Homesteading and Livestock

Self-reliance and sustainability in the 21st century.

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The locavore movement is pretty popular and generally boils down to eating food that is produced within 100 miles from where one lives. That’s great! There are many benefits to eating locally: the food is almost assuredly to be more nutritionally dense, contain less preservatives and will certainly be fresher. All wonderful reasons to become a locavore. The ideology of the locavore movement tends to focus on environmentalism: carbon footprint reduction, health and saving the planet. 

Here are The Prepared Homestead‘s top 5 reasons to become a locavore. By the way, you don’t need to join groups or pay membership fees to become a locavore, you can just do it. Now. Today. You can also call it whatever you like. Also, we do not advocate legislating any kind of localism. We agree with Joel Salatin on this. 

“We don’t need a law against McDonald’s or a law against slaughterhouse abuse – we ask for too much salvation by legislation. All we need to do is empower individuals with the right philosophy and the right information to opt out en masse.” — Joel Salatin

Top 5 Reasons to Eat Local Food

1. Sourcing food locally builds and supports local economies. In fact, being a locavore creates opportunity for new markets. When you are a strict locavore you are supporting the market gardener who lives close by, the homesteader who sells eggs on the side and your neighbor who wants to trade your bookkeeping work for 1/2 a hog. If everyone reduced their shopping at Wally World by even %50 local jobs would be created from local demand. This is a huge reason to be a locavore. The more and longer money stays local the more benefit to that area. 

2. Buying food locally builds community. It’s easy to see that building local economies and sourcing locally means you have to get to know the people that provide your food. To meet all your needs locally you will likely have to use non conventional means to get the food. You might have to go the farmers market on Saturdays, meet the egg guy on Thursdays at noon in some random parking lot or go to your local farmer. Heck, maybe the farm comes to you.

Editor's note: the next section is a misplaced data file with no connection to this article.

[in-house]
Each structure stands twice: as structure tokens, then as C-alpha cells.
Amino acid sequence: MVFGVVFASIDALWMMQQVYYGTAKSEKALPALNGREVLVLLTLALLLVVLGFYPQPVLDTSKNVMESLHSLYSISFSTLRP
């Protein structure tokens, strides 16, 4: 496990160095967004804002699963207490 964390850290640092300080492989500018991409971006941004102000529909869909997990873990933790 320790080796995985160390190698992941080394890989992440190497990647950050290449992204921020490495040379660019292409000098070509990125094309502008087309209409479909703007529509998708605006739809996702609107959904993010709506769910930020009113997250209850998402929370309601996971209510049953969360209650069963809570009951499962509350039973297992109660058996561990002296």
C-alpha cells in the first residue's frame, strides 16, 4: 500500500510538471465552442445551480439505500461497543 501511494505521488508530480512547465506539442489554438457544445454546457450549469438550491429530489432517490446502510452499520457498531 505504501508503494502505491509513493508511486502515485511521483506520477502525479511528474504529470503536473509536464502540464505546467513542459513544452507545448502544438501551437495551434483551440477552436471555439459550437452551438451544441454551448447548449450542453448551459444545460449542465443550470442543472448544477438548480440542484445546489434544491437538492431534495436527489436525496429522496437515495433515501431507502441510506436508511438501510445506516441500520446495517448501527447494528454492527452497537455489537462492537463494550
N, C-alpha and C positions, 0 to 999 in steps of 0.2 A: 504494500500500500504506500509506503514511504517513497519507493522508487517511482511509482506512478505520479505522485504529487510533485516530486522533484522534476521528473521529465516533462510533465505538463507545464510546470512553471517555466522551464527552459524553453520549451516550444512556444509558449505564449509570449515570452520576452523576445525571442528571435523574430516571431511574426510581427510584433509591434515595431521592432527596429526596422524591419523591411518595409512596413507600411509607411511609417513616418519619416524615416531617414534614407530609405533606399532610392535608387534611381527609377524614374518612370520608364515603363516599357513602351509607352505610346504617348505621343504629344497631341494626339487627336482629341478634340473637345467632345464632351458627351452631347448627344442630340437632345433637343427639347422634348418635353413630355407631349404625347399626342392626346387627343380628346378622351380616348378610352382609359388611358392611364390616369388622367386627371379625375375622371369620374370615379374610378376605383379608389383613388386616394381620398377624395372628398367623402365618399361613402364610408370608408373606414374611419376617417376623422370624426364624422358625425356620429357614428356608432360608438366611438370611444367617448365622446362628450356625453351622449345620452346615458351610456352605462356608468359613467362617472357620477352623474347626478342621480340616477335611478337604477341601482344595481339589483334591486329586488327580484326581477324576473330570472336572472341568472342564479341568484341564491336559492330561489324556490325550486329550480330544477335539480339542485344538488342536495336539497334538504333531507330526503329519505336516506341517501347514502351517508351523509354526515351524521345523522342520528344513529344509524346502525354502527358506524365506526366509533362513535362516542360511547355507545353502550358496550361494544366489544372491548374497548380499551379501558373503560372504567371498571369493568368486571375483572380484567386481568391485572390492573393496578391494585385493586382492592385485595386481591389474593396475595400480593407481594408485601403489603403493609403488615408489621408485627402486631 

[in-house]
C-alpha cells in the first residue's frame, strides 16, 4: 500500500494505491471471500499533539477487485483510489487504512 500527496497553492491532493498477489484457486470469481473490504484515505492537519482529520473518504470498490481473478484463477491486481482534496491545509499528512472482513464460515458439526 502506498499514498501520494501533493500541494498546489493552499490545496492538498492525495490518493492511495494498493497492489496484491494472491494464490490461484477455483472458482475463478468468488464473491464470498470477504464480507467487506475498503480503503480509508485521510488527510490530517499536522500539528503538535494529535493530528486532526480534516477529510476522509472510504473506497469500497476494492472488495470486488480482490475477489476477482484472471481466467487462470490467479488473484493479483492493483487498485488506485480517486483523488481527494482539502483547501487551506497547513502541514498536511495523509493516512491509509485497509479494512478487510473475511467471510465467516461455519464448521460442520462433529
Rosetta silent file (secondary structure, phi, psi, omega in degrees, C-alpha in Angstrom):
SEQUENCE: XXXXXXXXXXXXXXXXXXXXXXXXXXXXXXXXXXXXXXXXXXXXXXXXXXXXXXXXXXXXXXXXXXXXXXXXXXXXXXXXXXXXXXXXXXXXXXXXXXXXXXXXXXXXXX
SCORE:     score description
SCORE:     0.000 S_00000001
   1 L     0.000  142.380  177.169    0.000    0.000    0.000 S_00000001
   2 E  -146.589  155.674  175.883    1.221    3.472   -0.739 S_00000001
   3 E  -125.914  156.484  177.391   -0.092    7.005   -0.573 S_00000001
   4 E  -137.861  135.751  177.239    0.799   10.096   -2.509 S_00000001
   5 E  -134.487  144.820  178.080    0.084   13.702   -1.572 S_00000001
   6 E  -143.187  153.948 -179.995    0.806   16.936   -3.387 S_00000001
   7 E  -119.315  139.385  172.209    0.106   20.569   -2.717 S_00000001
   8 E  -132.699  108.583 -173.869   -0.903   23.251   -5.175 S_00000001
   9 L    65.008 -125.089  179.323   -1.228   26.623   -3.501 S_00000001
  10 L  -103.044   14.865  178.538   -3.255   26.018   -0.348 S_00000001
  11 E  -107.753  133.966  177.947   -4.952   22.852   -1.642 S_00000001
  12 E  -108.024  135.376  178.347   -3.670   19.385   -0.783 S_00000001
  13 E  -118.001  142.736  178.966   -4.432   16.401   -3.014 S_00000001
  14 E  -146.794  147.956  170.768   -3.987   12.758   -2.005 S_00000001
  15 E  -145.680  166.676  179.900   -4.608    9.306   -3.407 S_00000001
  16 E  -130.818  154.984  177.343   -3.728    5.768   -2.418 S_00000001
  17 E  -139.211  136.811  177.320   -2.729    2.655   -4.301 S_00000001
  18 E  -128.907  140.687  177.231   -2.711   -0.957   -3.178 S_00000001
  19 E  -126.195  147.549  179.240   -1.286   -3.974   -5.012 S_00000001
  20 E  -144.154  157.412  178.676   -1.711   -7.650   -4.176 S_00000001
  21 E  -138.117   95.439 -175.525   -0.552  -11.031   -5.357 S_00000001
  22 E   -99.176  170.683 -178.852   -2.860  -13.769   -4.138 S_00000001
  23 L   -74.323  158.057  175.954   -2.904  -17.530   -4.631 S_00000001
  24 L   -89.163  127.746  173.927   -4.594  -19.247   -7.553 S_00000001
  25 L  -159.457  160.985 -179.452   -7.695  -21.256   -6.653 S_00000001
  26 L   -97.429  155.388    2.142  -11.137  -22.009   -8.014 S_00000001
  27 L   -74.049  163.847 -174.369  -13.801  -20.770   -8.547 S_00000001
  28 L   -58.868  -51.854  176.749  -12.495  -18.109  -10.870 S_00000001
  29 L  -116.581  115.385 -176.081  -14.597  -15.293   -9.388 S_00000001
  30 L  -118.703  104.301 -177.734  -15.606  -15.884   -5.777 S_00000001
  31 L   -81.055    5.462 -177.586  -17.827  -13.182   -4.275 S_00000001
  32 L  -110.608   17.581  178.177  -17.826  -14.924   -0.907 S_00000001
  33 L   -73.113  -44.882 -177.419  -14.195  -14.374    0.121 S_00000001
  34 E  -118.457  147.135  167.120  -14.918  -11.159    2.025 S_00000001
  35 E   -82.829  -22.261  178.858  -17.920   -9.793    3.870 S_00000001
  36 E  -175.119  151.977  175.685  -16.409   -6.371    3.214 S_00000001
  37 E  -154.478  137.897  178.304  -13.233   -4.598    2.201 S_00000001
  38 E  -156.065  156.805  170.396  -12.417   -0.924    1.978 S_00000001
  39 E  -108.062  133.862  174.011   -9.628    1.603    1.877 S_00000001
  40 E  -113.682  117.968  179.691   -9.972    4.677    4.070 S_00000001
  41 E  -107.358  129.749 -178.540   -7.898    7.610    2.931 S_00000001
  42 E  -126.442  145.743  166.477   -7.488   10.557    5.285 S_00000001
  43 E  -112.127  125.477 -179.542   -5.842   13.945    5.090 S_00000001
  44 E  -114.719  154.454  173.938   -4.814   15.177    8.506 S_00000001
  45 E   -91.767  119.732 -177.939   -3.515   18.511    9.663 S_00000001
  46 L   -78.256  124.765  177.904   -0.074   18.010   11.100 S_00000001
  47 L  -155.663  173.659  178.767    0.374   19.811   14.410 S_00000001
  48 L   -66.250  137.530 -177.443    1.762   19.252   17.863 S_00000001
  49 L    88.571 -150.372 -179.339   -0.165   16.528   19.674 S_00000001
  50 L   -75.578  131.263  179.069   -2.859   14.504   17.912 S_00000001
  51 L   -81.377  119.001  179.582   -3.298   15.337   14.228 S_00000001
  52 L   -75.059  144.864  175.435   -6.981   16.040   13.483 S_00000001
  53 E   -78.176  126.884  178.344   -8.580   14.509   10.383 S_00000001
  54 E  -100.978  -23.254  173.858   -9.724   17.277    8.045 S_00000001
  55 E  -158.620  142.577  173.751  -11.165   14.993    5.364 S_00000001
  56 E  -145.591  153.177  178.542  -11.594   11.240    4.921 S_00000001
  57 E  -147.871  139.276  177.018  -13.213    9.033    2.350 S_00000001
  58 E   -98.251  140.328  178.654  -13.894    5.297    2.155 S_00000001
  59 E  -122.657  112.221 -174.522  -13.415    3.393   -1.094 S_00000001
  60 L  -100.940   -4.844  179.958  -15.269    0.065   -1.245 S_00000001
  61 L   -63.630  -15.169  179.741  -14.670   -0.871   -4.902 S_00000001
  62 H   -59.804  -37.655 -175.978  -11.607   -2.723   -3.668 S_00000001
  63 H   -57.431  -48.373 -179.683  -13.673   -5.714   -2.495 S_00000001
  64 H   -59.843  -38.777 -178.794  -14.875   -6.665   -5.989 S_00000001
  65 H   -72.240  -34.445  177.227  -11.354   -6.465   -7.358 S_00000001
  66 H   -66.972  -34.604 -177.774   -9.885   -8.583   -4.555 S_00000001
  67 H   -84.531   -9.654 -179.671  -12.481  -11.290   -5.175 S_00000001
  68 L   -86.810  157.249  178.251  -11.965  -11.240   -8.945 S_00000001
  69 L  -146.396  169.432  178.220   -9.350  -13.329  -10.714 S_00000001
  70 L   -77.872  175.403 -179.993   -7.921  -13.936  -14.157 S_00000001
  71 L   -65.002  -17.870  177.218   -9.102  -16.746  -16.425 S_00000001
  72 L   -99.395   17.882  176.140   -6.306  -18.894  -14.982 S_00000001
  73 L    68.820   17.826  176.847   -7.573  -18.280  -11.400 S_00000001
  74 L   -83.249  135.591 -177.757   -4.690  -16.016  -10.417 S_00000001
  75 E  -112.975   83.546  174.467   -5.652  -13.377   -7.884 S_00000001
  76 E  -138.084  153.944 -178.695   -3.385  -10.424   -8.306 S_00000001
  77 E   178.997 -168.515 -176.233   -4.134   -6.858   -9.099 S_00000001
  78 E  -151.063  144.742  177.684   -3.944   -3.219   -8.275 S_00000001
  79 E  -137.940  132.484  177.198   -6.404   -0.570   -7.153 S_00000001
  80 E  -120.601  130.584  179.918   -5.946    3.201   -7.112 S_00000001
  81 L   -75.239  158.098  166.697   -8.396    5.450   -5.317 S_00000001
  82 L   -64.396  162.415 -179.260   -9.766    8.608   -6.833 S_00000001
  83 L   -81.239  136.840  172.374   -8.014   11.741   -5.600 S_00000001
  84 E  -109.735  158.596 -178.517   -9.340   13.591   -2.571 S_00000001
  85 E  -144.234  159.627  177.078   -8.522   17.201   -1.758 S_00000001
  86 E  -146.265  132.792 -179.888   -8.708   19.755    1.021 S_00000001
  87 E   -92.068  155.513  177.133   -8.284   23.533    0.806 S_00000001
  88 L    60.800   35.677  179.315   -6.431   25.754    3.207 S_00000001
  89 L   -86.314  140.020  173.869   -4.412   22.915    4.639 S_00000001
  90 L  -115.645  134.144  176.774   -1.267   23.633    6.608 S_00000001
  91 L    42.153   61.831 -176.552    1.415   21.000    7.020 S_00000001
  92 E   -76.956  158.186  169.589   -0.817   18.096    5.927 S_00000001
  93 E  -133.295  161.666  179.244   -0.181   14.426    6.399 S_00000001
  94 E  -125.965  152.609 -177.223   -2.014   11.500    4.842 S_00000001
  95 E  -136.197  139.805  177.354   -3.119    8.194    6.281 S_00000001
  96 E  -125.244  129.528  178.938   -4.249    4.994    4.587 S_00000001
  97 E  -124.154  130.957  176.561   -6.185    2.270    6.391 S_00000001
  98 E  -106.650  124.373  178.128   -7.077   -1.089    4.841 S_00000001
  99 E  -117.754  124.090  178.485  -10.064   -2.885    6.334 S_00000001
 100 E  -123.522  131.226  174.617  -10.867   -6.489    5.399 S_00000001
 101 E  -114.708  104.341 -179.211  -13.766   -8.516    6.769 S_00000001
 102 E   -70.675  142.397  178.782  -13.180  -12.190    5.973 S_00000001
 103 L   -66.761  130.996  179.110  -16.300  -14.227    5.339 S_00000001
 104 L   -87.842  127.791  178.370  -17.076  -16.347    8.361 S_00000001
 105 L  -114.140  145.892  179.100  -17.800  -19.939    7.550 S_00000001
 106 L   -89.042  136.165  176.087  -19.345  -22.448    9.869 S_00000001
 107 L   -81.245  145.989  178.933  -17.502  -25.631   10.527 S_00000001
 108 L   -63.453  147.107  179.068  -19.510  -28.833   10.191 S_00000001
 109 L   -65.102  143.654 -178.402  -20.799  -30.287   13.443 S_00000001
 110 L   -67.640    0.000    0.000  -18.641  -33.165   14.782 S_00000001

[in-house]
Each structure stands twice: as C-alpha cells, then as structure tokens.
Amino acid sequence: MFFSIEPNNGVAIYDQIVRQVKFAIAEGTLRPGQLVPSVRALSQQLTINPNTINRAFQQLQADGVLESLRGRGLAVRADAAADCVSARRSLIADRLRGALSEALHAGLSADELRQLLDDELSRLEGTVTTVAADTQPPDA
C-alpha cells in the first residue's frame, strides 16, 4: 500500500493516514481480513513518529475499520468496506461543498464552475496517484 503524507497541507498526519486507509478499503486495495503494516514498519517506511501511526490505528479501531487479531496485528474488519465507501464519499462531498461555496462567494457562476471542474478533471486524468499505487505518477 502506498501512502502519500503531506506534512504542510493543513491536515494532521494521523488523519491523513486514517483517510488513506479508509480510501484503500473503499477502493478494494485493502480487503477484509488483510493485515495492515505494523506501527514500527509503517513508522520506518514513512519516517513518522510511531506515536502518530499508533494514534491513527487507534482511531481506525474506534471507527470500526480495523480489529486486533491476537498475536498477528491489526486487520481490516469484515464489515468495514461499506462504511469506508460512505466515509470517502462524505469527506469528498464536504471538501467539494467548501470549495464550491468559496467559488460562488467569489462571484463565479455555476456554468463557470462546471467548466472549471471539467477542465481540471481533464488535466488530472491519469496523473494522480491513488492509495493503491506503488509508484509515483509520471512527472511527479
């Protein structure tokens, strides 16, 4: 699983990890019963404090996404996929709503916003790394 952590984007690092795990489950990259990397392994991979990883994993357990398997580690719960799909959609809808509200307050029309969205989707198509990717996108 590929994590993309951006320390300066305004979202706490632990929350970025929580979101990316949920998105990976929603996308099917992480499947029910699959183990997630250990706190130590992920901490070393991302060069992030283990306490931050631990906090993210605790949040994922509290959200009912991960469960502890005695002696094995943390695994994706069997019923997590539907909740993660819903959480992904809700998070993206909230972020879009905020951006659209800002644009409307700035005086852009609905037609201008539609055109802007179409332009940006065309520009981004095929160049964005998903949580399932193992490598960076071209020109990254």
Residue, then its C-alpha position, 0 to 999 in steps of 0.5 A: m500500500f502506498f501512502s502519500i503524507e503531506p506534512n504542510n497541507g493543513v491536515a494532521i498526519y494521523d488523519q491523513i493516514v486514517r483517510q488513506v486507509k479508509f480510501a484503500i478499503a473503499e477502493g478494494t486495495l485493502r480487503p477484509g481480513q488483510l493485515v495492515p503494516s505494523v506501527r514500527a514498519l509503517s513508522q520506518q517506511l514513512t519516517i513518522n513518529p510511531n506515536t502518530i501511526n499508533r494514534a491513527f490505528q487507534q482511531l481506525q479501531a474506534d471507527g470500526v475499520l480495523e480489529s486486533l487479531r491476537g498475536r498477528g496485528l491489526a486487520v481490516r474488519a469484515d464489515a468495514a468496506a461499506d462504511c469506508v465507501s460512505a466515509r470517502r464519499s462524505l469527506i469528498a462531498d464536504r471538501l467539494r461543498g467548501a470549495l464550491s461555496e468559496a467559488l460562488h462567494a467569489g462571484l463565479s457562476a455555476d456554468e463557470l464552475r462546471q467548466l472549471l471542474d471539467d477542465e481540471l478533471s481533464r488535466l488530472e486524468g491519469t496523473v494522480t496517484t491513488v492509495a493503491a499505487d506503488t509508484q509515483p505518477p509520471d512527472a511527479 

In many cases, this leads to relational development which leads to stronger communities. It doesn’t mean we need to throw out our online communities or other networks it just provides the impetus for local community. In fact consider joining our online community as a supplement to the local. 


3. Locavoring builds resilience to shocks in the system. The modern agricultural system is steeped in Just in Time inventory and is underplayed with the assumption of cheap energy. For whatever reason, if there was a shock to the system, the local economy is more resilient just by sheer location. If the price of energy were to spike, let alone the trucks and ships stop, it would impact the local economy less. As preparedness minded people, this reason alone should be enough to convince us to become a locavore. 

4. Eating locally is healthier. The locavore movement is exactly right. The modern system is extremely efficient (as long as we have cheap energy) at producing volume, looks and shipability. Nutrient density? Not so much.

Necessarily, when products are shipped around the world they have to be harvested early and in many cases have preservatives applied. Local markets can choose cultivars based on taste, nutrient uptake and density. Plus, nothing needs to be picked early or preserved for 1,000s of miles of travel.

It is better to buy locally, even without organic certification than to buy organic from out of the area. No question. It’s the same thing with animals, small, local producers tend to be transparent. You can know how those animals were raised.